“The most beautiful part of my work is the sound of the bell, each bell.”
The bells, chimes and prosperity chickens, created by the artists of Indika are steeped in Indian tradition. Historically the metal bells were used to identify herds of cattle and goats because herders could recognize each bell’s unique sound and know if one of their animals hadn’t returned home. The musical quality of the bells is also believed to increase milk production. The larger bells were used to adorn temples, for religious ceremonies and as decoration.
Kailash goes on to say, “It is my family’s tradition and I will keep it alive.”
What started for practical reasons, to keep track of cattle, has grown to be an integral part of everyday life in India. These traditional arts are centuries old and now the income earned from the sales of prosperity hens, chimes and bells provides money for school, clothing, food and medical supplies. Passing on these traditions to the next generation ensures that these practices stay alive and continue to provide for the community.These techniques have been passed down from generation to generation for centuries.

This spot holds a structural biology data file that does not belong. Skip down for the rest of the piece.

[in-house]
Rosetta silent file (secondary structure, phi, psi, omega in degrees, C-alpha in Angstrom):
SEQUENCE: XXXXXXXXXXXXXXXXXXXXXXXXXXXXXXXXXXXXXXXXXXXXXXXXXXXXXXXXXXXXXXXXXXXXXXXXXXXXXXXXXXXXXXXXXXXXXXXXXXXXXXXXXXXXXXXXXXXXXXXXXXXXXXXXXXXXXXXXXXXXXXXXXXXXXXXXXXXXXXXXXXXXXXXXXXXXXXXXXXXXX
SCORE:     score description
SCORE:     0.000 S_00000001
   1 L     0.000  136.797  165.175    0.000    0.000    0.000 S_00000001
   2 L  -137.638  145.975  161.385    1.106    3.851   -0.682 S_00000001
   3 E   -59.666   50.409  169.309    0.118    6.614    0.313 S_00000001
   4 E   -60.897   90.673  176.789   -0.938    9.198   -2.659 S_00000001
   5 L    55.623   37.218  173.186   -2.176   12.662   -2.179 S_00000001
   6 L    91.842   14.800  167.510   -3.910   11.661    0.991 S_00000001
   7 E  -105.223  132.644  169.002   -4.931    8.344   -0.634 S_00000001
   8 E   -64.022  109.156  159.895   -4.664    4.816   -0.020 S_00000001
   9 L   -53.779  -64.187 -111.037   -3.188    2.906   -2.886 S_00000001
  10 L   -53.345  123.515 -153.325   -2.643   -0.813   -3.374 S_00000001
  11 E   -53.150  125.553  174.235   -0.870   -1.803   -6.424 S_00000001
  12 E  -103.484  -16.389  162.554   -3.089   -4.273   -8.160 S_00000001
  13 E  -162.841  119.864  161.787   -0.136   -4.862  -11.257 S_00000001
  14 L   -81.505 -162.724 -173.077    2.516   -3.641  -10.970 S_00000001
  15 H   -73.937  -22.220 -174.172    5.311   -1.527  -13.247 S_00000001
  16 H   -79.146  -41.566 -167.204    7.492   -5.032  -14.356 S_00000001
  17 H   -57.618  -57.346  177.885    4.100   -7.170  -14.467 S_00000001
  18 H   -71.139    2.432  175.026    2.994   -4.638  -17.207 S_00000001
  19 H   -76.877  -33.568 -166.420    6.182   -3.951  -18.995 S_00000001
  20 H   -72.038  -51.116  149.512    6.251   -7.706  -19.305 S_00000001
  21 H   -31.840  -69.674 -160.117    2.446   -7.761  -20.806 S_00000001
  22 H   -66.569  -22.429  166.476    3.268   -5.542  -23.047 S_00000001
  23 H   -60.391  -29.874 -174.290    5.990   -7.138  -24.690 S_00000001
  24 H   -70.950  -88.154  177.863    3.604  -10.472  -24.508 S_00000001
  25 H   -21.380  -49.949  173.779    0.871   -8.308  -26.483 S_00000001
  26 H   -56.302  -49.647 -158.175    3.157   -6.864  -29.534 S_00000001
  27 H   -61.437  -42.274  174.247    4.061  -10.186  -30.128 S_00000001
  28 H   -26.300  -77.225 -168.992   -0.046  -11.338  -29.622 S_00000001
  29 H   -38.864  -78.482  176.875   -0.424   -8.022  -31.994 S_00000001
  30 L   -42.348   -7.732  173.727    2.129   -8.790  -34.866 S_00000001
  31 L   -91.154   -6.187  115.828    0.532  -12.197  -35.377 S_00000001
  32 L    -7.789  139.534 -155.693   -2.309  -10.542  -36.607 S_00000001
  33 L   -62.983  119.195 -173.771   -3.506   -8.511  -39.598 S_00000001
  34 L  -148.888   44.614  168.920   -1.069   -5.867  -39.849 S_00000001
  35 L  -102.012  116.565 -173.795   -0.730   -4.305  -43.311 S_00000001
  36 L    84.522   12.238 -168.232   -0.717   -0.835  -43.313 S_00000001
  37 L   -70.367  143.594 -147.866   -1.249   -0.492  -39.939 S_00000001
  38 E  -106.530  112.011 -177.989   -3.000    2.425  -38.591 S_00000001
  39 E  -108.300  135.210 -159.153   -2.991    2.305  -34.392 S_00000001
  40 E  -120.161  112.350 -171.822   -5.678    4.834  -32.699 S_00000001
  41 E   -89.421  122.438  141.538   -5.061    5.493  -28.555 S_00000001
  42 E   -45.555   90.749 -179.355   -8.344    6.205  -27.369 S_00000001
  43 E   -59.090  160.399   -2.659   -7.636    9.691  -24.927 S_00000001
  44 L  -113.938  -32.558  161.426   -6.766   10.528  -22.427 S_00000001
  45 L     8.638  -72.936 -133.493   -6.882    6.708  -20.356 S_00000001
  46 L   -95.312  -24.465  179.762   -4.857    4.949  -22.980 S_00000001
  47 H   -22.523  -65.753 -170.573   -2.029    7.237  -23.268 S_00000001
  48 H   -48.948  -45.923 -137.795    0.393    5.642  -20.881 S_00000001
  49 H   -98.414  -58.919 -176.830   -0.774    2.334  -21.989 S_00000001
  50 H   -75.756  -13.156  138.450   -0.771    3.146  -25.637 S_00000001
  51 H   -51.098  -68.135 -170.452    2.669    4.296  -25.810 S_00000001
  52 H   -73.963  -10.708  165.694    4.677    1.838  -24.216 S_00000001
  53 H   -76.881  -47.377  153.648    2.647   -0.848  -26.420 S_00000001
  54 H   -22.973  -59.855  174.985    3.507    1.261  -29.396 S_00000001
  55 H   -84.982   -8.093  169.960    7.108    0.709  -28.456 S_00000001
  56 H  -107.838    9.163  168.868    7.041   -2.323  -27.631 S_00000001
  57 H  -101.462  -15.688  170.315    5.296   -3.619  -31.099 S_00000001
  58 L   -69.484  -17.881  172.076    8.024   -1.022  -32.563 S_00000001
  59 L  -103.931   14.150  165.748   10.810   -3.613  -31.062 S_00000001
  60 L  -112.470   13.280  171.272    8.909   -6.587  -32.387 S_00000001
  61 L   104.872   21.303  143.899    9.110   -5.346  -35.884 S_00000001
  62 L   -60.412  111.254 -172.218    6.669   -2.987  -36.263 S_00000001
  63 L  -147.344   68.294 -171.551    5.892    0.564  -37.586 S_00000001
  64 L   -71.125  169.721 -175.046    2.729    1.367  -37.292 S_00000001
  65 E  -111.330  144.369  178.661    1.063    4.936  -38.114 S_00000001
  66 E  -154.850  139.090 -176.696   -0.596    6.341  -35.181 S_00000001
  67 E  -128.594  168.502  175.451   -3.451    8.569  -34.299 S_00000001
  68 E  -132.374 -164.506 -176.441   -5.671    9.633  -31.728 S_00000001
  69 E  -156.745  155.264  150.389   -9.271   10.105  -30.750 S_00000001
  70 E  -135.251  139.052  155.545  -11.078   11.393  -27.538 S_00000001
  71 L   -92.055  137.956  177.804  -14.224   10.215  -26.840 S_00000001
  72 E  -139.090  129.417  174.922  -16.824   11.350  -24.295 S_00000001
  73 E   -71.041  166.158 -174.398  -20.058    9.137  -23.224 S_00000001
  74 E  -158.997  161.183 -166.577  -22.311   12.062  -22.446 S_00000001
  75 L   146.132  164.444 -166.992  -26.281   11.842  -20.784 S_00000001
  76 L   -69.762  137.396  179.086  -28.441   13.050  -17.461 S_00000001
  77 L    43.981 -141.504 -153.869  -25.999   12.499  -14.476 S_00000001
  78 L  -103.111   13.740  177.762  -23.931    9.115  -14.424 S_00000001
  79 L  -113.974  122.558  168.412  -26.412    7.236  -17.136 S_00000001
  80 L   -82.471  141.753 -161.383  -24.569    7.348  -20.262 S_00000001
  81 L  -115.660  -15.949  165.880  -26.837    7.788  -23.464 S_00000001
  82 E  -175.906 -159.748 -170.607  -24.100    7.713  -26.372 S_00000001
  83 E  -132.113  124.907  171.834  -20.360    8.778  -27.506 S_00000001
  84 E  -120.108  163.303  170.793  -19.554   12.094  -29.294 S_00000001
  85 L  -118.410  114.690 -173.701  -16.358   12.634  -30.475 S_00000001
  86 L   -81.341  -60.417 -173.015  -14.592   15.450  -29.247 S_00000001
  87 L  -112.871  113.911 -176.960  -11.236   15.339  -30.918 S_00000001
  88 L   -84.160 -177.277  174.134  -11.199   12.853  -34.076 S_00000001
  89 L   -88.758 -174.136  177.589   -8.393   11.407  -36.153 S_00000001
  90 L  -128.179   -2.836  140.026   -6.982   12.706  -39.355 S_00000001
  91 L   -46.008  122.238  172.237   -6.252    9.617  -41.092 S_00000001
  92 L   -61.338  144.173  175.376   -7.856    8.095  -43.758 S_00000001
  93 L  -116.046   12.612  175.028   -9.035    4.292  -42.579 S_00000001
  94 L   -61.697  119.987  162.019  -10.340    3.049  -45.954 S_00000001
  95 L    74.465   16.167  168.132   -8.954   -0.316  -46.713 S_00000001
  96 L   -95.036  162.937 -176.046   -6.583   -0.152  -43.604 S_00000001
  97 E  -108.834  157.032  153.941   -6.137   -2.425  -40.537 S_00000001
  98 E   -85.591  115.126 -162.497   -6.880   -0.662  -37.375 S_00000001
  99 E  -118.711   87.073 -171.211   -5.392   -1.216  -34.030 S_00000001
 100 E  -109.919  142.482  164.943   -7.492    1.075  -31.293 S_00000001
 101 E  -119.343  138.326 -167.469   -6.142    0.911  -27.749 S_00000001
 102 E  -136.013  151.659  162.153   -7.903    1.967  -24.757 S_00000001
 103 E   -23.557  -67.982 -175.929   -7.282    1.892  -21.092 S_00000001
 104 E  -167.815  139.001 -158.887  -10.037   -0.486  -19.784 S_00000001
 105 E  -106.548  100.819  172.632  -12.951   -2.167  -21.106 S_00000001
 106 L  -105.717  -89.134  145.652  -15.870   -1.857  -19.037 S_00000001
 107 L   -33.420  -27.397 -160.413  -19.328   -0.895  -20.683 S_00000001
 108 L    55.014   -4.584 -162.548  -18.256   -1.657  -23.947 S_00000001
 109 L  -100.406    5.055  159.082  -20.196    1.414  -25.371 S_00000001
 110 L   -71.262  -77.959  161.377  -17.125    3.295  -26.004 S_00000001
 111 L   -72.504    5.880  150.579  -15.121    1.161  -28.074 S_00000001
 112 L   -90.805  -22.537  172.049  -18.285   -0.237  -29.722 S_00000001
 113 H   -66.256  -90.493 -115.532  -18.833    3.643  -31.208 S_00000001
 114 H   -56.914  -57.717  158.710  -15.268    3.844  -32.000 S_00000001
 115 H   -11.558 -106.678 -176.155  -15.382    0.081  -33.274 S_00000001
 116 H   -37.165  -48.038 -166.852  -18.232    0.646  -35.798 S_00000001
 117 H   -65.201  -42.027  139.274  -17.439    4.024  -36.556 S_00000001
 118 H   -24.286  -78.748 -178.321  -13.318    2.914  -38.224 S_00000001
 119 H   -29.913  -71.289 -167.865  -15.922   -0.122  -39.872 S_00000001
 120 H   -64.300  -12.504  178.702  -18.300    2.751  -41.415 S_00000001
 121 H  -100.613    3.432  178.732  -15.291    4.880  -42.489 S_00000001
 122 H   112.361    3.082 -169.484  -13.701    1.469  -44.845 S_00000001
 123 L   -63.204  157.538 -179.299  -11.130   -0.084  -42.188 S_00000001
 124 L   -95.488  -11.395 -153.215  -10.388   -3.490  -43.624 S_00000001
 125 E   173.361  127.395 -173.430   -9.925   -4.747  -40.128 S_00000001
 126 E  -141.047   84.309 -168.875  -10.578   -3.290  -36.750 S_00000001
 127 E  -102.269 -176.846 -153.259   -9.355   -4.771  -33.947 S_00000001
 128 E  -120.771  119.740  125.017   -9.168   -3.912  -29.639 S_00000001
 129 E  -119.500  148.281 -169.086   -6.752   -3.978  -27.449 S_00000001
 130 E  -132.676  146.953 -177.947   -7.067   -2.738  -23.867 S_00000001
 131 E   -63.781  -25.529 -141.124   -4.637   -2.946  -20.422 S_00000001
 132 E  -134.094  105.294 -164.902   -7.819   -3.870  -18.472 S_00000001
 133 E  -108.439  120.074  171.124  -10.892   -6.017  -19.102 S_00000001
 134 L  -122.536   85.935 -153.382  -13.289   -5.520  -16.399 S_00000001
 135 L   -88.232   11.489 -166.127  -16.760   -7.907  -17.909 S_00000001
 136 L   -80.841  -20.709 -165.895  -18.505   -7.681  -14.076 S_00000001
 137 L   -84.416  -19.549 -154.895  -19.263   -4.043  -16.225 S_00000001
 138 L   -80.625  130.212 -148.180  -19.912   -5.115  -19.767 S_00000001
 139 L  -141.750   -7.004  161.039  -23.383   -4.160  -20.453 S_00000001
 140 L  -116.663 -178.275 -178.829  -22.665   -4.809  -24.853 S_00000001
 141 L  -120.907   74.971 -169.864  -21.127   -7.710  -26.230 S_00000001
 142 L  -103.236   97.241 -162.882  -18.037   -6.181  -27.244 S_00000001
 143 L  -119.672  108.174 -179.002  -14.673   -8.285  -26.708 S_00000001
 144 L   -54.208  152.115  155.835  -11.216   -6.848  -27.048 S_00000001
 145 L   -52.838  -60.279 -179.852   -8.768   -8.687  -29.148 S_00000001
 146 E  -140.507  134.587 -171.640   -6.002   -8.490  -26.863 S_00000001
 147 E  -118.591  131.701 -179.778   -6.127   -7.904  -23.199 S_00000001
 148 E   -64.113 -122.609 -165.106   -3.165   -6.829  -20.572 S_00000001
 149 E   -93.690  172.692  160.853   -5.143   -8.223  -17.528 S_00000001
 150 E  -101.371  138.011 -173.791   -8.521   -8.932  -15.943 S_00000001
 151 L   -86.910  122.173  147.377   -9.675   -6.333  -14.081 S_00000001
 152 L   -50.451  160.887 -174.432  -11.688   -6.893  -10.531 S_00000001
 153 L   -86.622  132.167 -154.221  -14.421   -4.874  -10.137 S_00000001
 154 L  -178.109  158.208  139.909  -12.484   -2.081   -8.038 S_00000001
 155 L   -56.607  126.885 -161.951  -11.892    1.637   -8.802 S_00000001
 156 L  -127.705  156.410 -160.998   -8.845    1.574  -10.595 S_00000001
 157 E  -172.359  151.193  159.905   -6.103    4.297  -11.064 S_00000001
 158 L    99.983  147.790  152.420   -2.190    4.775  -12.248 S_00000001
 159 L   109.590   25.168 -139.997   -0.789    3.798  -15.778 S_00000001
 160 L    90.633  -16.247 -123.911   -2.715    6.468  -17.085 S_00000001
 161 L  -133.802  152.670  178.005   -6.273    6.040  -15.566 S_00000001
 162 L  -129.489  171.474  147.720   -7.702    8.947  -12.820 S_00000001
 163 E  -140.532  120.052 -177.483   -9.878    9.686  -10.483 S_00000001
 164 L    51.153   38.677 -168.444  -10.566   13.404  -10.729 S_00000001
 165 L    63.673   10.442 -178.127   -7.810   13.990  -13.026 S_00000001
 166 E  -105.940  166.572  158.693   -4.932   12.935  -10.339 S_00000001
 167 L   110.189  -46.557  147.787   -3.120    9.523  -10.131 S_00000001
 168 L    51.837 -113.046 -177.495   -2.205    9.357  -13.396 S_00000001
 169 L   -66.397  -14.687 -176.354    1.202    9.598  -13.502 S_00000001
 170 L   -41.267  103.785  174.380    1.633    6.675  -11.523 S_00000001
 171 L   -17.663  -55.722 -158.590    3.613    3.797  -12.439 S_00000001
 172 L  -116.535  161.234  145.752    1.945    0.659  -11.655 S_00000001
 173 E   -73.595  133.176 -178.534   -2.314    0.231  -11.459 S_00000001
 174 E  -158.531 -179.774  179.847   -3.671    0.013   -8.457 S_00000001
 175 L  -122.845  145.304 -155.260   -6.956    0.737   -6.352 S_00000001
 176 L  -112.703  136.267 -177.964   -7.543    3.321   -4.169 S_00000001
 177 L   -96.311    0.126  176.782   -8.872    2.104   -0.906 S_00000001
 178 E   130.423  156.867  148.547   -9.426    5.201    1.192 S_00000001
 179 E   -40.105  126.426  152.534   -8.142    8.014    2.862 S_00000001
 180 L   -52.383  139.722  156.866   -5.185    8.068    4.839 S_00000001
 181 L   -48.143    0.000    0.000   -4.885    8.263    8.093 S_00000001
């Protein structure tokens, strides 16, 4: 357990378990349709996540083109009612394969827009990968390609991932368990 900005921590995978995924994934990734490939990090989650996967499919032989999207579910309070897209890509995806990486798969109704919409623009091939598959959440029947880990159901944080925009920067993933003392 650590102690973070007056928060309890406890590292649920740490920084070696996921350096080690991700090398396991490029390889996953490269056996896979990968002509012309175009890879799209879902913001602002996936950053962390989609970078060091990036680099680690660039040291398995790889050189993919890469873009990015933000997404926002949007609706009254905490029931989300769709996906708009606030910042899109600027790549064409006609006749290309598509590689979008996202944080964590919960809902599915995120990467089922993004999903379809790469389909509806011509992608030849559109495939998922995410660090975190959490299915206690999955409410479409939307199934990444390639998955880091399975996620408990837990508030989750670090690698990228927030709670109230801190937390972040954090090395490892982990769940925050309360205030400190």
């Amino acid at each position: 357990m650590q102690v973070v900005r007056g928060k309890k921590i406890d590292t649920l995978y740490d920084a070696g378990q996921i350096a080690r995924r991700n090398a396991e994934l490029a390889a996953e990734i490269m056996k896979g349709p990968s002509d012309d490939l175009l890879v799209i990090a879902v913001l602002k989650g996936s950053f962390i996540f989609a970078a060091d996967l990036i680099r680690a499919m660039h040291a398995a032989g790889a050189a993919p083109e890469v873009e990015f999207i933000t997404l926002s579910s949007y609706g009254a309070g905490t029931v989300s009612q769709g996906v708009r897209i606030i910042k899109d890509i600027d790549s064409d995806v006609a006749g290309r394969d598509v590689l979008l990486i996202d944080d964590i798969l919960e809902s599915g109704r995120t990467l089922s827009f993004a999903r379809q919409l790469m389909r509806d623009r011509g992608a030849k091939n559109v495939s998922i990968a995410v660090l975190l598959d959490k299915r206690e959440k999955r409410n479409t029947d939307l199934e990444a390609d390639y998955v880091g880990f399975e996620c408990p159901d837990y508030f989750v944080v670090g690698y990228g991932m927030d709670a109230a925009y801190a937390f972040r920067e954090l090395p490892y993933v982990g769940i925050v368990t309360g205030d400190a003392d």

These techniques have been passed down from generation to generation for centuries. The artists of Indika start by using recycled sheets of steel. The steel is beaten and shaped into cylinders which are joined without any welding at the seams. Once the bells are shaped they are dipped into a copper solution, which results in the beautiful and rustic final look. The women make a dough out of clay to coat and protect the copper dipped bells during the firing. The bells are placed in the desert sand kilns where the steel and copper fuse to form bronze. After the firing the clay is removed, the tuning process begins, from the largest to smallest bell each is carefully hand tuned to perfection. It is the combination of ancient techniques and hand tuning that gives these bronze bells their unique patina and ethereal tone.
“I hope my art will bring peace, calm and beauty to the people who buy it,” says Janmamad Luhar. “It is my family’s tradition and I will keep it alive.”
“I hope my art will bring peace, calm and beauty to the people who buy it.” Says Kailash Kanwar.